The volume rockers works fine, but it is a bit stiff for my liking. I would’ve preferred it to be more smooth. The mic mute button is useful, but the LED status light for it isn’t even visible to me, so I’m still left guessing whether my mic is really muted or not. There is a beep when you press the mic mute button, but muting and unmuting has the same beep, so there’s that.
As for the detachable microphone boom, it works alright and can be folded to the side or back when you don’t need it. But once you detach it, the 3.5mm port is left bare and there’s no cover for it, which kind of ruins the entire look of the headphones.
In the audio quality department, the HYTE eclipse HG10 is packed with 40mm Neodymium drivers that map a frequency between 20 to 20KHz, with an impedance of 32 ohms.
The bass or lows on the headphones are rich and well managed. The mids are pretty decent, but when you mix the two together, it overshadows the highs. Vocal performance sounds good when listening to music, but the highs aren’t very pronounced and they can get rather unpleasant at higher volume levels. Sharp S sounds can also get rather sharp, can be annoying at times.
When used with gaming, you get to pick up little sound details especially in shooter or action games. You get a better spatial experience with the headphones, but weapon sounds can get unpleasantly sharp too.
As for call quality, the microphone gets the job done. It’s not the best, nor is it the worst. But, it could’ve been better. It produces good volume and decent noise cancellation. However, my voice tends to sound nasally, which is quite different from how I sound in real life. There’s a slight background noise too, but nothing too noticeable when you’re in the heat of battle or a conference call.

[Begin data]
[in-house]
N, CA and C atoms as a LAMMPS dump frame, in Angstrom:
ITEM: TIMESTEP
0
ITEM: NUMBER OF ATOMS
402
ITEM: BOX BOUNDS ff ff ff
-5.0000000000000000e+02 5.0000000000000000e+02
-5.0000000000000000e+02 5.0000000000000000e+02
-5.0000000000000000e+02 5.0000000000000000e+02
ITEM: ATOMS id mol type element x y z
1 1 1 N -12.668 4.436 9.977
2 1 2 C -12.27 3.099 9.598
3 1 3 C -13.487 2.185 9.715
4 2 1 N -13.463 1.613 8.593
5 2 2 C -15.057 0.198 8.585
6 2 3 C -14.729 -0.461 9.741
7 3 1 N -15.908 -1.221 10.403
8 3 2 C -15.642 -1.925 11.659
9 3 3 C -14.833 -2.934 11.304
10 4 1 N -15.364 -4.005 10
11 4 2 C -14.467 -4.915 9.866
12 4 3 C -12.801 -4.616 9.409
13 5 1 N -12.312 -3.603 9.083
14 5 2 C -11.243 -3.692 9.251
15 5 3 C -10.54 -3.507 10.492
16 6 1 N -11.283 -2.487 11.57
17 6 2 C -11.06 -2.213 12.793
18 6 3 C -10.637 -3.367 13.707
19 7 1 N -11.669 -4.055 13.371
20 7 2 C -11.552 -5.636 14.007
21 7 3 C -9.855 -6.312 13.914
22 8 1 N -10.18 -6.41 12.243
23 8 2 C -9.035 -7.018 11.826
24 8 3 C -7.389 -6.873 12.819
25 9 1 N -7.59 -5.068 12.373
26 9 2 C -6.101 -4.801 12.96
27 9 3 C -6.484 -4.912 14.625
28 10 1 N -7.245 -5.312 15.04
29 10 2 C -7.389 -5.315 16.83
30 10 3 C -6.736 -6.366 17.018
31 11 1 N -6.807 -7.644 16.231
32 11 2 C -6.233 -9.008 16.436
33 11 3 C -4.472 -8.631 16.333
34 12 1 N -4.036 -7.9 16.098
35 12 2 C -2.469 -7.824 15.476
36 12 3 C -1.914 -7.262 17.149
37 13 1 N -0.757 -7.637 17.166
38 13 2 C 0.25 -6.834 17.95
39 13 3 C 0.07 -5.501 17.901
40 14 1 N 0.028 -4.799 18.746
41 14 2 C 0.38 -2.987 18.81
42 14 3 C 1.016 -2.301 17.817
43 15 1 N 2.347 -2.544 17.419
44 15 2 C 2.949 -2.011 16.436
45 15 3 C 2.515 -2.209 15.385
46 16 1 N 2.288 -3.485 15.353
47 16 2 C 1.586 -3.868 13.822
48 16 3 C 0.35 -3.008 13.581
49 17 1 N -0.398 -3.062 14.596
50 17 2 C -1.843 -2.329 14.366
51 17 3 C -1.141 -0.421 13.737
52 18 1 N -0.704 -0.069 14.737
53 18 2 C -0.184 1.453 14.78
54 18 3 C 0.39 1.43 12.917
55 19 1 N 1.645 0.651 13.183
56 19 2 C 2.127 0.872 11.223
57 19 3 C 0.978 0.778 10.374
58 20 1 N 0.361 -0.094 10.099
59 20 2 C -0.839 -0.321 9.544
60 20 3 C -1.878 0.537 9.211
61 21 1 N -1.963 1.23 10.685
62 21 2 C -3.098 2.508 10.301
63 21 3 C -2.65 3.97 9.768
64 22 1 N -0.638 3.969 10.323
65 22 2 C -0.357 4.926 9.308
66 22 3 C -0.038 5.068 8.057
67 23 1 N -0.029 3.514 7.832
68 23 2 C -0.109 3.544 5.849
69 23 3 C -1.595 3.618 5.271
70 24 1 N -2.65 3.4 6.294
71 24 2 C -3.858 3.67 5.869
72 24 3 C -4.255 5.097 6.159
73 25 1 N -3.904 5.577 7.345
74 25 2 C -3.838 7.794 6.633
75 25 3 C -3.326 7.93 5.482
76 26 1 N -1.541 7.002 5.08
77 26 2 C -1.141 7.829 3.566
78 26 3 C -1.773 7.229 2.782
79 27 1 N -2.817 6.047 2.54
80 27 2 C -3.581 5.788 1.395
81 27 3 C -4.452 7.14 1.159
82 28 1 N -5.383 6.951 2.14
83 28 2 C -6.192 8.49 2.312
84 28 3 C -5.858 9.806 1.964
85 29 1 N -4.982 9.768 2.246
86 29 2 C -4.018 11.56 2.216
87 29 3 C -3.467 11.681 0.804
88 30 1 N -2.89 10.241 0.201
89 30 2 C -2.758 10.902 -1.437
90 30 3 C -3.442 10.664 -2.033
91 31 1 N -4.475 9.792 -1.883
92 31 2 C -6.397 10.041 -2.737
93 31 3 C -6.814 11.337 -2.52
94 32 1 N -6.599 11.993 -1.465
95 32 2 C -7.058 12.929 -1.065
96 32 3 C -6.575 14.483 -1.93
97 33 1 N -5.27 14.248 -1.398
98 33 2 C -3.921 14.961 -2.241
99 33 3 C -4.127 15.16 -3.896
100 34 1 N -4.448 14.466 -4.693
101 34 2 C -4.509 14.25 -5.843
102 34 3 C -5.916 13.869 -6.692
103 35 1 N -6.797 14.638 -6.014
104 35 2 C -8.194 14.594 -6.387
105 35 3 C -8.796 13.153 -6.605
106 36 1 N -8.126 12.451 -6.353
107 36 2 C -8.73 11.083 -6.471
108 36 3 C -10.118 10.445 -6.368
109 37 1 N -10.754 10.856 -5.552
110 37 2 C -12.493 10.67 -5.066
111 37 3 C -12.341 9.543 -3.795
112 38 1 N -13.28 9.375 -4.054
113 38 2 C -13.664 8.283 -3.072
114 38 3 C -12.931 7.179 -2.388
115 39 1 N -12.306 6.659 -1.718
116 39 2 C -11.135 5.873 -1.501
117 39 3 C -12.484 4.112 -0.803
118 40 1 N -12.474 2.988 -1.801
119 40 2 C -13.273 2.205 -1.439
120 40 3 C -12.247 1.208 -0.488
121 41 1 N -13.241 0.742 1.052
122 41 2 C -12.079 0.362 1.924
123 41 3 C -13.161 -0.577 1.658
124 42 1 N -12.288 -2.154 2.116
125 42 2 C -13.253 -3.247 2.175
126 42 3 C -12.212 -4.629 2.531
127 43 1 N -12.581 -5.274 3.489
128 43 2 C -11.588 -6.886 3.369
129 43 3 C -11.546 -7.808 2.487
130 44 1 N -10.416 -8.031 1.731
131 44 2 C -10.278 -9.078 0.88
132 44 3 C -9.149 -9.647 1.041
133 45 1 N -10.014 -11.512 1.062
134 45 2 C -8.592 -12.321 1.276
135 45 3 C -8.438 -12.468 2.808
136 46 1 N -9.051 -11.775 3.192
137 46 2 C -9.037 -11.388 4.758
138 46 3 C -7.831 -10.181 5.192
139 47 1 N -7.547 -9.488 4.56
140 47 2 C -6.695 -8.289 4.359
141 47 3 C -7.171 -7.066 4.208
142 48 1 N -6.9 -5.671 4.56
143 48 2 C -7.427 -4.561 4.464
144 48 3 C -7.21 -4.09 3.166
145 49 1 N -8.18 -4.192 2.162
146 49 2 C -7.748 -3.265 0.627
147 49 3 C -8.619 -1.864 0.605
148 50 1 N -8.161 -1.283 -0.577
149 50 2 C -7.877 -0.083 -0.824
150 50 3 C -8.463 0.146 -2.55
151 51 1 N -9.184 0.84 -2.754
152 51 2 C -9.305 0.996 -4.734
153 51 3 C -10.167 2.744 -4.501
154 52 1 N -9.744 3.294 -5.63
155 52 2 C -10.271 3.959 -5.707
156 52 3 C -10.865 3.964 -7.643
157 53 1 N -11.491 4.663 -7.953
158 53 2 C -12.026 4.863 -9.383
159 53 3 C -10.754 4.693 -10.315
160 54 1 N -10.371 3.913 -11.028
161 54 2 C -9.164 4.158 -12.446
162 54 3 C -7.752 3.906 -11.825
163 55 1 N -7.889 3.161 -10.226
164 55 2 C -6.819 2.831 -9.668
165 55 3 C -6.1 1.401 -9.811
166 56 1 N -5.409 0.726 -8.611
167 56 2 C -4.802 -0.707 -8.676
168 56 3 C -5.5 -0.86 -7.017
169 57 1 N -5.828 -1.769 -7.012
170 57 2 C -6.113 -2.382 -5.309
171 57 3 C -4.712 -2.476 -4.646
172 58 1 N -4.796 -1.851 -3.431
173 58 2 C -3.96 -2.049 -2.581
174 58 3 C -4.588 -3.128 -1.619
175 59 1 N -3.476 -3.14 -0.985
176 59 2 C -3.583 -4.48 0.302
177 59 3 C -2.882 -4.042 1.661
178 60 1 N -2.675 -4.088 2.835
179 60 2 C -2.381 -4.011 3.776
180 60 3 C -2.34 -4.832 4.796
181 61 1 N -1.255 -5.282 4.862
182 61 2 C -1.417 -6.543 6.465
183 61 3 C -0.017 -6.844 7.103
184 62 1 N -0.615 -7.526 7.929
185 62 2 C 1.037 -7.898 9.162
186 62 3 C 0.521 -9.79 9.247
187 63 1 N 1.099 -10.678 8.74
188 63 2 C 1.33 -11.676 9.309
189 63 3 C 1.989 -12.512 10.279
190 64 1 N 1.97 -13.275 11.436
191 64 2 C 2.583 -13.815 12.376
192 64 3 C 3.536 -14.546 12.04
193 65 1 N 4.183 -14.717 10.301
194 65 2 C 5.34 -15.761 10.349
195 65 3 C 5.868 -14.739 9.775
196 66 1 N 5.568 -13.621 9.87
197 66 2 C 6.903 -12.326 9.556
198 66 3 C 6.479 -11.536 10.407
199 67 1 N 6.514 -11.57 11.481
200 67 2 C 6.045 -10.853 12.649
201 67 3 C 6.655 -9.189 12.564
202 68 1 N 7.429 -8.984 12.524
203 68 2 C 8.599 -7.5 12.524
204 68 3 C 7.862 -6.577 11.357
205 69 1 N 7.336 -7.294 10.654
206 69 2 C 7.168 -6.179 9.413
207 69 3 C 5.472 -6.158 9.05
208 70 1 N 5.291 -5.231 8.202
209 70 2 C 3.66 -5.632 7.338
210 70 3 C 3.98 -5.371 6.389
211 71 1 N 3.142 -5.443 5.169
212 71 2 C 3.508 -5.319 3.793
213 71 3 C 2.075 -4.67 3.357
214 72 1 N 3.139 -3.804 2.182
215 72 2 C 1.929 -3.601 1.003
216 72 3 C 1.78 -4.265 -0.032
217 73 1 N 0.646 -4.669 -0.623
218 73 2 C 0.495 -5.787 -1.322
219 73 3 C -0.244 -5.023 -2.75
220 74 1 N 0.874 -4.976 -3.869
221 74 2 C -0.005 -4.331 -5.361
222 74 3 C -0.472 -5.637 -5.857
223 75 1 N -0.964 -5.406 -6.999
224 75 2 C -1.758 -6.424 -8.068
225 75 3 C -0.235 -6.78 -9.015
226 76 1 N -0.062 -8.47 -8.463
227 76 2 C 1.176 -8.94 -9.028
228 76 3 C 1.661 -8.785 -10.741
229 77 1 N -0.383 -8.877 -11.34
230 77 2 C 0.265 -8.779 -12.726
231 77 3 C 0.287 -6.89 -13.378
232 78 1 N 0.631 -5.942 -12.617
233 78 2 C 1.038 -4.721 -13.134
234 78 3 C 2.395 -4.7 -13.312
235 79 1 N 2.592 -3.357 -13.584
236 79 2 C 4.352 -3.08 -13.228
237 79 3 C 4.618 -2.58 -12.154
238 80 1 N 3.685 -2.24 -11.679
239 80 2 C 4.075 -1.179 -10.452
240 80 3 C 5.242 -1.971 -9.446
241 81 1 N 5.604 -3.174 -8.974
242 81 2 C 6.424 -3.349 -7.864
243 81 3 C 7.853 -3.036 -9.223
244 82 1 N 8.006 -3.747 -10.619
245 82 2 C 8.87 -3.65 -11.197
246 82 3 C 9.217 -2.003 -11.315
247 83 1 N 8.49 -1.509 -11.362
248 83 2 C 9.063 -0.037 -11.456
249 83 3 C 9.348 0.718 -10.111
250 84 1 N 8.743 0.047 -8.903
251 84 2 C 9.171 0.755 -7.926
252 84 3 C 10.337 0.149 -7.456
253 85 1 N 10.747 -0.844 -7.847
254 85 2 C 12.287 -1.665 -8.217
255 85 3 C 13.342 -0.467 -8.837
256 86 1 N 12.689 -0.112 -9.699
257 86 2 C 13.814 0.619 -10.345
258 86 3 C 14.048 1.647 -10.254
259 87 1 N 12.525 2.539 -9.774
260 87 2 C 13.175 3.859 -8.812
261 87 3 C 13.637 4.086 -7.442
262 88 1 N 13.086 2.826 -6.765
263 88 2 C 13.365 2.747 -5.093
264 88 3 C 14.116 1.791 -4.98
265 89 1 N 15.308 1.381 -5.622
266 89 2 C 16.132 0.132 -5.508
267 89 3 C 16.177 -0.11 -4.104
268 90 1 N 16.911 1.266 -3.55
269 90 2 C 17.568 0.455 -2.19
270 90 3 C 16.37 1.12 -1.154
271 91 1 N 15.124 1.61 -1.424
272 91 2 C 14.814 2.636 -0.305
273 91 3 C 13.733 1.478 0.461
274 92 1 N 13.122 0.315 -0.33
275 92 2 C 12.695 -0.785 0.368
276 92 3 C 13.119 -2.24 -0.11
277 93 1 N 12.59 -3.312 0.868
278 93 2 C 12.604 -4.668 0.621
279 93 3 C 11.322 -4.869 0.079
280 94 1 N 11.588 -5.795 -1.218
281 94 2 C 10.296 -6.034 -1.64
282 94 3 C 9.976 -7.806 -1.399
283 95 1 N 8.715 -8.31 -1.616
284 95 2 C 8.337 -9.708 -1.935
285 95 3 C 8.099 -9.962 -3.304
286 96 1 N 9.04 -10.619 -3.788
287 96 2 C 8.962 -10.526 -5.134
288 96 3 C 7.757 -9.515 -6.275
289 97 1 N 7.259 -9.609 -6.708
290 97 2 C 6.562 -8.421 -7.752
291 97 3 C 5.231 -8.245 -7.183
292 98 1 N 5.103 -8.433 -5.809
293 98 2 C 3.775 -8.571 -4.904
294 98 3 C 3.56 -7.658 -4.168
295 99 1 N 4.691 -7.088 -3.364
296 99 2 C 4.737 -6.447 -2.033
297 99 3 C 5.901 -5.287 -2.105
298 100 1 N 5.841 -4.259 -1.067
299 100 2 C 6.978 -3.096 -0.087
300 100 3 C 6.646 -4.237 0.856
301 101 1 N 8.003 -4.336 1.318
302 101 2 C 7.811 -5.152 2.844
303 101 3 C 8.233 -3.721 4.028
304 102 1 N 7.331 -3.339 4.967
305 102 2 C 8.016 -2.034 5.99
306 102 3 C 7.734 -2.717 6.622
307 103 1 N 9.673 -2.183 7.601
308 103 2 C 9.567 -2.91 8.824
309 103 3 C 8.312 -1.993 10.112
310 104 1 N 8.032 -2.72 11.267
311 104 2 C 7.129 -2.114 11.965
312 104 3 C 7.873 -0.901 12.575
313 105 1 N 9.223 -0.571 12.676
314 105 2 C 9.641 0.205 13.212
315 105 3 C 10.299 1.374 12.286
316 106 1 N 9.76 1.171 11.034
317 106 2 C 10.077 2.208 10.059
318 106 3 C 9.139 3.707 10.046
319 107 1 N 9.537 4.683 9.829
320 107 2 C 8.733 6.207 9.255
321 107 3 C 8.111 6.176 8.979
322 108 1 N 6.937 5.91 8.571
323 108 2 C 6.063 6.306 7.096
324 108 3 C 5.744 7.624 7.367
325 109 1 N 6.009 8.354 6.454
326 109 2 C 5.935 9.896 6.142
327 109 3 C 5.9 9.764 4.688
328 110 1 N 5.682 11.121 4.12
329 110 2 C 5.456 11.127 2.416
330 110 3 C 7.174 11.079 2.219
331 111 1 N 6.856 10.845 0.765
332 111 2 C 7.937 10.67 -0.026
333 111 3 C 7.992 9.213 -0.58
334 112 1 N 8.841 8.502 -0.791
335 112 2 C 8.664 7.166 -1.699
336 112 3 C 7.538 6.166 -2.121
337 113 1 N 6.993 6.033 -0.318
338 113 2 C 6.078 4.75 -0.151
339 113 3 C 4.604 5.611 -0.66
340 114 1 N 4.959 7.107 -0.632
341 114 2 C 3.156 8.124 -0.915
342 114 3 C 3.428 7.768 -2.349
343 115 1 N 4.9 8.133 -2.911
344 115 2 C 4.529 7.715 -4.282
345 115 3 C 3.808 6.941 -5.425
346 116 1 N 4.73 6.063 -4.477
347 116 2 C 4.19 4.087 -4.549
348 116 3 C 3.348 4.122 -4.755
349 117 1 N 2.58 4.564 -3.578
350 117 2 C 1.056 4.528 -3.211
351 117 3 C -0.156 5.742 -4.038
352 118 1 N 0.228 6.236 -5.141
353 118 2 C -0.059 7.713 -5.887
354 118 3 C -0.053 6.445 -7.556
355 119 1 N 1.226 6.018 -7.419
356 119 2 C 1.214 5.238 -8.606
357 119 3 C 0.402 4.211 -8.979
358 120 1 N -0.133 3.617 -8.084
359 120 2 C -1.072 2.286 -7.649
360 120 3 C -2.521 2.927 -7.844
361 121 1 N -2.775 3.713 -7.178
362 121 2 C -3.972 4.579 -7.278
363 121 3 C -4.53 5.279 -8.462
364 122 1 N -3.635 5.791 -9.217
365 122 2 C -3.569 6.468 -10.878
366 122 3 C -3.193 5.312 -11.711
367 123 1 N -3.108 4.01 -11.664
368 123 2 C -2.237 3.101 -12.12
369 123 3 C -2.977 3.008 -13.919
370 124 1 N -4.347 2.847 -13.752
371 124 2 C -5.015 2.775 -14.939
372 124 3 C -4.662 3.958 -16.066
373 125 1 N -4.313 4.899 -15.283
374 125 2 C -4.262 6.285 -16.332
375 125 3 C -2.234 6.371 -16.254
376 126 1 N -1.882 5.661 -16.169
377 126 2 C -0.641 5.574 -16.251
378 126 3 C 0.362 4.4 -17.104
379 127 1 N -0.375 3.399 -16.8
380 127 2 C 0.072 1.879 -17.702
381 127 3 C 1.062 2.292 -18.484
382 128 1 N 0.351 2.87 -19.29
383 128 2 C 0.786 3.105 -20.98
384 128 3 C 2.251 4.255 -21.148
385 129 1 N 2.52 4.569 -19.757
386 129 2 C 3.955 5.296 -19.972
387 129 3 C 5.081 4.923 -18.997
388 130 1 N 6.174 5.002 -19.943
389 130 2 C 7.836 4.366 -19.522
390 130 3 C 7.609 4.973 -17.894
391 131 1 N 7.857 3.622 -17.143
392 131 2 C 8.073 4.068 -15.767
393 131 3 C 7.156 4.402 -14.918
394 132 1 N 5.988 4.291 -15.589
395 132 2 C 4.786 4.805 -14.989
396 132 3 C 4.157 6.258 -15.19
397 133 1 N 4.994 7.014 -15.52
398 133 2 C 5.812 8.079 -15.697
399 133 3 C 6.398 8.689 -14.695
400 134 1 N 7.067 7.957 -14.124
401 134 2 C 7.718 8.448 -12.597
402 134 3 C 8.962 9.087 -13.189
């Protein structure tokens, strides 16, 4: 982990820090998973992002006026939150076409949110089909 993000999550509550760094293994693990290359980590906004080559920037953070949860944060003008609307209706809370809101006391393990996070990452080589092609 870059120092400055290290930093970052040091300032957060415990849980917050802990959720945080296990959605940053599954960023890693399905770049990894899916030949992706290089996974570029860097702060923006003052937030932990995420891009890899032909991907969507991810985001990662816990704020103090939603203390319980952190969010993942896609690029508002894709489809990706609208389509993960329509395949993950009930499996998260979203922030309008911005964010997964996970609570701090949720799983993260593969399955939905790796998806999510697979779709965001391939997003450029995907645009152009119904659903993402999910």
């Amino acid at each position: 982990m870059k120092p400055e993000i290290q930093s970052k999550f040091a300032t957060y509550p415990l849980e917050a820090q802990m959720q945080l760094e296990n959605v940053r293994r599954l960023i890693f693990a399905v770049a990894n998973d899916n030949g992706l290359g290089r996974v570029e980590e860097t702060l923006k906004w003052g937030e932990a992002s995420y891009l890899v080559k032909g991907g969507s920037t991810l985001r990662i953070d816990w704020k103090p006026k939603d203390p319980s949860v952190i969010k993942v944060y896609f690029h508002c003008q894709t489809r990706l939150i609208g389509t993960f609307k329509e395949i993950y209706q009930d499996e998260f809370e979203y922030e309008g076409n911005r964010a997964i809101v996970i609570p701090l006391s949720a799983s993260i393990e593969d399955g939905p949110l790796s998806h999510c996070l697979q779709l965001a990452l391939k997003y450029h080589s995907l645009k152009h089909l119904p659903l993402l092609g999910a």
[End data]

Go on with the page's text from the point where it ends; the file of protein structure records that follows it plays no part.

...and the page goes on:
The HYTE eclipse HG10 is supposed to handle up to 10 meters in distance, but in my testing, the connection started dropping out after about 8 meters away from the PC. If you’re using the headphones in a small room, it’s fine. But if you’re in the living room using it with a console, or in a larger house, you might not be able to make it to the kitchen to get a quick drink. Also, the more walls in between the headphone and the receiver, the sooner the connection drops.
The HYTE eclipse HG10’s battery life does kind of live up to HYTE’s claim of 30 hours. In my testing on a 100%, it lasted for about 27 hours. If you have the volume turned down, your mileage could probably go a lot longer. Charging the headphones back to 100% takes about two and a half hours.
But get this, the LED on the left earcup shows orange when it’s connected and green when it’s fully charged. There’s no way of knowing when the battery status is low, given the lack of an accompanying software.
The HYTE eclipse HG10 may be the company’s first step into the headphones segment, but it’s a pretty good try. You get an aesthetically pleasing pair of headphones, especially if you’re doing an all-white setup. Sound performance is decent, and for a pair of wireless headphones, RM399 isn’t too bad of a price.
Sure, there are still multiple areas of improvement, and HYTE can always address them in maybe the eclipse HG20? But for now, if you want a no-fuss pair of headphones, you could get the HYTE eclipse HG10. If not, you might want to wait for a future model where the issues above are addressed.